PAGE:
Photo of the month: June 2019

Congestion at Oban: with Clansman (right) occupying one of the two linkspan berths at the Railway Pier during her enforced layoff earlier this month, Hebridean Isles (left) and Lord of the Isles (centre) were just two of the ferries that had to queue for the other berth on 1 June 2019

Despite unpredictable weather and unforeseen timetable changes, Cameron Wilson made the most of his visit to Oban at the beginning of June.

With hotels booked in Oban but no Waverley to sail on, there was only one option: a CalMac weekend of ferry hopping. On arrival on the Friday the weather was classic Scottish summer — torrential rain and a mist that blocked out Kerrera.

A trip to Mull on Isle of Lewis was on the cards, taking her from Oban to Craignure on a rare sailing. This was one of many schedule changes caused by Clansman’s technical problems, which took her out of service for a week but created unusual sailing opportunities for enthusiasts.

With Loch Striven and Clansman in view, Cameron Wilson assesses the weather prospects on the evening after his arrival at Oban

With rain streaming down the windows of Isle of Lewis’s forward lounge, there wasn’t much of a view over the bow on the way to Craignure, but speeding across the Firth of Lorn at 17 knots, we were soon at our destination. Around that time Isle of Mull was also supposed to berth at the Mull terminal on an inbound sailing from Coll and Tiree, and she waited off the pier for a while. But due to the ‘Lewis’ running an hour late and Clansman occupying one of the berths at Oban’s Railway Pier, Coruisk’s 18.25 sailing was also well behind schedule.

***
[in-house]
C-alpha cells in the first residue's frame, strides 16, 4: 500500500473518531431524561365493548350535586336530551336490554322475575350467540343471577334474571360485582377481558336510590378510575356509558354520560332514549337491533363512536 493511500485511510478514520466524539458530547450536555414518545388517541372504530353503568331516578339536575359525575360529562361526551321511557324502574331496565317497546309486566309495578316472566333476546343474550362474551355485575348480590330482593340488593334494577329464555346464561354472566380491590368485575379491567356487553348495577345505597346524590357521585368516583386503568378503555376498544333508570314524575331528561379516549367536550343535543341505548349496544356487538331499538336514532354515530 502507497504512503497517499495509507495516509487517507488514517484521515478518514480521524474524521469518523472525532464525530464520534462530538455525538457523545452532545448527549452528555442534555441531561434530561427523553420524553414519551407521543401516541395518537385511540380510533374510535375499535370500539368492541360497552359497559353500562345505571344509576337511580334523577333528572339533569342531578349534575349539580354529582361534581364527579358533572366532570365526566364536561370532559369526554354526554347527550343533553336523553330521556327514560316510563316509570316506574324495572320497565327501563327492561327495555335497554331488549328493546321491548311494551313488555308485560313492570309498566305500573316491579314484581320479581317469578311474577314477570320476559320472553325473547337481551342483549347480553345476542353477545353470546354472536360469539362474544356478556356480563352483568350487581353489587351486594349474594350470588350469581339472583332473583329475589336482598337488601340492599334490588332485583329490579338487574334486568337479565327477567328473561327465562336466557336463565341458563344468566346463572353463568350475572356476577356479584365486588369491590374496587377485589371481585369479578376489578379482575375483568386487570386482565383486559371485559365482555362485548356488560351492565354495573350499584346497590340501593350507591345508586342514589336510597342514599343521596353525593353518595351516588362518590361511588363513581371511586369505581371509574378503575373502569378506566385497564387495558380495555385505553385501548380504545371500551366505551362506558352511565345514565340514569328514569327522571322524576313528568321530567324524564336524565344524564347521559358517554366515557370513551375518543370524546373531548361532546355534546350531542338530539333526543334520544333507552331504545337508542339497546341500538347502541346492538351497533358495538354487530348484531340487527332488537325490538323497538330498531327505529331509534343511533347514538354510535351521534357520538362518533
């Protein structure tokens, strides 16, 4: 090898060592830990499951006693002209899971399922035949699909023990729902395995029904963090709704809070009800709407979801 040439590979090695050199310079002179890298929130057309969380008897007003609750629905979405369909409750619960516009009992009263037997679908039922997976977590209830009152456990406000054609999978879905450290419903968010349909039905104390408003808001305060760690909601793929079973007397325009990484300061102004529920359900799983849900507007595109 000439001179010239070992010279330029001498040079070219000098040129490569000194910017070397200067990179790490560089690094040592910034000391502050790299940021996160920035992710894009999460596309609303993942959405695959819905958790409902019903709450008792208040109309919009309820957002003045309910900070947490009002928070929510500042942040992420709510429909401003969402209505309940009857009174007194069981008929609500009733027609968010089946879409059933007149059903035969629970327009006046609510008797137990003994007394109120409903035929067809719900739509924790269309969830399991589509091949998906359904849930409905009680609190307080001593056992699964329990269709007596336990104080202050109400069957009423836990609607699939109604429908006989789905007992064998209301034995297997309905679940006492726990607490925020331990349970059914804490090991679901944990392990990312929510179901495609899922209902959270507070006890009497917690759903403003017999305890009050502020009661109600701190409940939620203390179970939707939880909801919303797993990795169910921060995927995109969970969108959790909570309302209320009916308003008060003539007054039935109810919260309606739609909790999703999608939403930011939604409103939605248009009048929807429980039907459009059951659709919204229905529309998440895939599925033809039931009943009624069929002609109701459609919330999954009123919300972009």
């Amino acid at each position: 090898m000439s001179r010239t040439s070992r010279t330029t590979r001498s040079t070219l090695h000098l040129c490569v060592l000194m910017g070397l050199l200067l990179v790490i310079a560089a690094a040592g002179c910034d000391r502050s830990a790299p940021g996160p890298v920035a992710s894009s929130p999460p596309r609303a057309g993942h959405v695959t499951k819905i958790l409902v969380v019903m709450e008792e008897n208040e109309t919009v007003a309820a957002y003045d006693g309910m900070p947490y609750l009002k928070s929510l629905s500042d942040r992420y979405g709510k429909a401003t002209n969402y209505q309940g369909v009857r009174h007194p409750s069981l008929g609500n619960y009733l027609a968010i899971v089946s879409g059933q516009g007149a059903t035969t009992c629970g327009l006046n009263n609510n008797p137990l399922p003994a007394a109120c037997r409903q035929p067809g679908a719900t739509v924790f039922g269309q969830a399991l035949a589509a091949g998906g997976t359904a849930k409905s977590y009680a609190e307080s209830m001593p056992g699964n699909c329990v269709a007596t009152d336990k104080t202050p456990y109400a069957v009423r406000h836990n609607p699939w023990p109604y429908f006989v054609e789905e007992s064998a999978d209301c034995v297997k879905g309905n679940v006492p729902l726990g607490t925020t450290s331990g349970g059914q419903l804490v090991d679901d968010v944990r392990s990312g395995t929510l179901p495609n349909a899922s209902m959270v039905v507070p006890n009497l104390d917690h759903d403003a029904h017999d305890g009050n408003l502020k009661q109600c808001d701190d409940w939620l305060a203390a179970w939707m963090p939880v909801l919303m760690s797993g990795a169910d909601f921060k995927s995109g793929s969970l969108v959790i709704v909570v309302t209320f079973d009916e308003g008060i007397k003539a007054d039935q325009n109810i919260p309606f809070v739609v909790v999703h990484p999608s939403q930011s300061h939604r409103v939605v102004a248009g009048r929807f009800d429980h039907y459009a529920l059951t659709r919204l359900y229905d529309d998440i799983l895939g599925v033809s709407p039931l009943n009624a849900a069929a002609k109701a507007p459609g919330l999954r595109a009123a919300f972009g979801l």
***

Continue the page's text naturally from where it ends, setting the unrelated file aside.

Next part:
And so Isle of Mull continued on to Oban without picking up the crowd waiting for the 19.00 sailing. Instead Coruisk arrived around 19.10 and an Isle of Mull-size load of passengers attempted to board. Result? Coruisk’s passenger accommodation was full to capacity, to the extent that she had to leave a lane and a half’s worth of vehicle traffic behind whilst only having a three-quarters full car deck.

Coruisk does a fantastic job as a second vessel, particularly for Mull, but much like Isle of Arran, the lack of interior accommodation lets her down on a wet day: there’s not much space to move around, unless you want to get wet! Having arrived back in Oban later than planned, I decided that a pint of beer was in order, followed by a walk along Corran Esplanade to see Isle of Mull’s final arrival from Craignure — and then back to the hotel for the night. 

Saturday was a day that had a good plan — in theory! It started with a walk up one of the many hills in Oban to see the arrival of Isle of Mull on her first sailing from Craignure, and continued with a stroll down to the slipway to await the arrival of Loch Striven for a trip to Lismore and back. The weather was dull but dry, a promising sign for the day ahead.

Loch Striven departs Oban for Lismore on 1 June 2019

On Loch Striven’s return journey to Oban, Isle of Lewis raced us into the Bay, arriving just before us. It was on the ‘Lewis’ that I once again sailed to Mull. On arrival at Craignure I was expecting to catch the bus at 15.00 to Tobermory and connect there with the ferry to Kilchoan. It didn’t turn out that way.

At Craignure I had seen Coruisk approaching hot on the heels of Isle of Lewis, so I took a risk, managing to get a shot of the pair together there before quickly dashing back to the bus stop.

Unfortunately, by 15.20 there was still no sign of the bus. I double-checked the timetable and found, in the smallest writing at the bottom of the page, that the 15.00 bus didn’t start until the 3rd of June. I was a couple of days too early!

Thankfully, after watching Coruisk sail away from Craignure, Lord of the Isles arrived and, upon meeting fellow CRSC member Eric Schofield, we boarded for the sailing back to Oban.